My guest on the show this week is Kim Cameron. Kim is Microsoftâ€™s Identity Chief and as such is responsible for developing CardSpace – Microsoftâ€™s successor to the much reviled Passport. Kim elucidated the Seven Laws of Identity and is developing CardSpace to conform to those laws. If he manages this, he will have changed fundamentally how Microsoft deals with people.
Kim is also responsible for Microsoft recently releasing 35 pieces of IP and promising to never charge for them.
Here are the questions I asked Kim and the times I asked them:
Kim, I introduced you as Microsoftâ€™s Identity Chief, what is your official title in Microsoft? – 0:35
What does the Chief Architect of Identity do in Microsoft? – 01:02
Why is it necessary to have identity products in software? – 01:29
How do I know who I am dealing with on the internet? How is that problem being solved? – 03:56
And you as Microsoftâ€™s Identity Architect are coming up with a way to resolve this called CardSpaceâ€¦ – 07:08
You were saying CardSpace is to be platform independent, I run a Mac, will it run on the Mac? – 15:26
You mentioned a couple of companies, are the offerings from these companies going to interoperate or are we going to have another version of the VHS/BetaMax wars? – 17:45
Perhaps more than any of the other Vista-era technologies, in order to really catch on, CardSpace requires broad cross-platform adoption. Kim personally is doing a lot to showcase the use of CardSpaceâ€™s open standards. What does the broader effort to engage with other platforms and communities look like, and how is CardSpace being received? – 21:10
CardSpace uses an intuitive wallet-and-credit-card metaphor. One of the features of a wallet is that itâ€™s portable â€“ I several pieces of identity with me at all times. I tend to move between computers a lot. What provisions are there in CardSpace for helping me keep mobile (in a secure way)? – 25:07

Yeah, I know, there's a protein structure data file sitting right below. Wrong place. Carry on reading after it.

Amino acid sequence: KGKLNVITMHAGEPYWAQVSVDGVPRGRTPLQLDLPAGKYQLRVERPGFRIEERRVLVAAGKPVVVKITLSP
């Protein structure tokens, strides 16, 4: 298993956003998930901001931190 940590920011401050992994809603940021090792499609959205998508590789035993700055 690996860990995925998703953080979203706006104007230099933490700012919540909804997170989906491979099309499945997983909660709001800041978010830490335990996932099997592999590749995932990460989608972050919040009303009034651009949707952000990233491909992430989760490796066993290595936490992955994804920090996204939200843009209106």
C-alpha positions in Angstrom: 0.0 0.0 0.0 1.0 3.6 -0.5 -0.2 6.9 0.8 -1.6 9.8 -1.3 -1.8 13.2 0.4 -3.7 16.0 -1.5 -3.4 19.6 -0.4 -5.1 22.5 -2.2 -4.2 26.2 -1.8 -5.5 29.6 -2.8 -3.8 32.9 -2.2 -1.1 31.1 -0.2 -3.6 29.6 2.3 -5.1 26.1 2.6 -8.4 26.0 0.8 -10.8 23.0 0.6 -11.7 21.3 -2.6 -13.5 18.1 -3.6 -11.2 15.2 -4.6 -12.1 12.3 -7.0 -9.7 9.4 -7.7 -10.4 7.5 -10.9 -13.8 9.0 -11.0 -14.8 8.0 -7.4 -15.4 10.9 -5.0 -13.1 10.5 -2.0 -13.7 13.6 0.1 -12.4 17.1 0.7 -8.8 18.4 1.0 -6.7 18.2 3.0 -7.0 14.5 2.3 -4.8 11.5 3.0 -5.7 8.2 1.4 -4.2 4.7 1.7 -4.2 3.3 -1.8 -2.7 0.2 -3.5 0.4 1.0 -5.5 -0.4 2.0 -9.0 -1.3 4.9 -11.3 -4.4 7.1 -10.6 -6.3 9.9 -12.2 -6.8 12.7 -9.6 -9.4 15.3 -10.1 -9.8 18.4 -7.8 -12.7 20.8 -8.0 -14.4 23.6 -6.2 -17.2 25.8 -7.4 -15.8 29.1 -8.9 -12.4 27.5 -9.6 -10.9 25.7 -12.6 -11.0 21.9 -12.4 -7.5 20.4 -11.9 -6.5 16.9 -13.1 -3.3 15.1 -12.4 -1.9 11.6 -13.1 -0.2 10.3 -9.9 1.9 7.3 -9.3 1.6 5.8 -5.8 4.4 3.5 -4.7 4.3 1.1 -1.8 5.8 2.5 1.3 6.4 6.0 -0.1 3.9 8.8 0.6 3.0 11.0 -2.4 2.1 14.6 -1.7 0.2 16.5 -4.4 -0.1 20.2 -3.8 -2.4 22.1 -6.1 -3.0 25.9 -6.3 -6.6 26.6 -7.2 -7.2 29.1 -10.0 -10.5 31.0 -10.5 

What happens if your laptop containing your InfoCards gets lost and/or stolen? – 28:00Whatâ€™s cooking on the identity managemnt front at MSFT? Weâ€™ve been hearing about this on and off for a while – we need progress if weâ€™re not to be weighed down byt having to remember so many usernames and passwords for the servics we consume. – 30:35
My questions again:
Will there be a lot of re-engineering of web apps required to roll out these technologies? – 34:03
And finally you mentioned that this is the first version what can we expect in the next versions and when will they be released? – 39:58
Download the entire interview here
Let me make one thing clear about Microsoft's Open Specification Promise: many people were involved, and Microsoft's legal people, along with their colleagues representing open source thinkers aned companies, deserve all the credit.
Check out the other interviews on the site (I think I'm number 48). Doug Kaye was number 47, and there are lots of good things to listen to while on the treadmill (physical or metaphorical).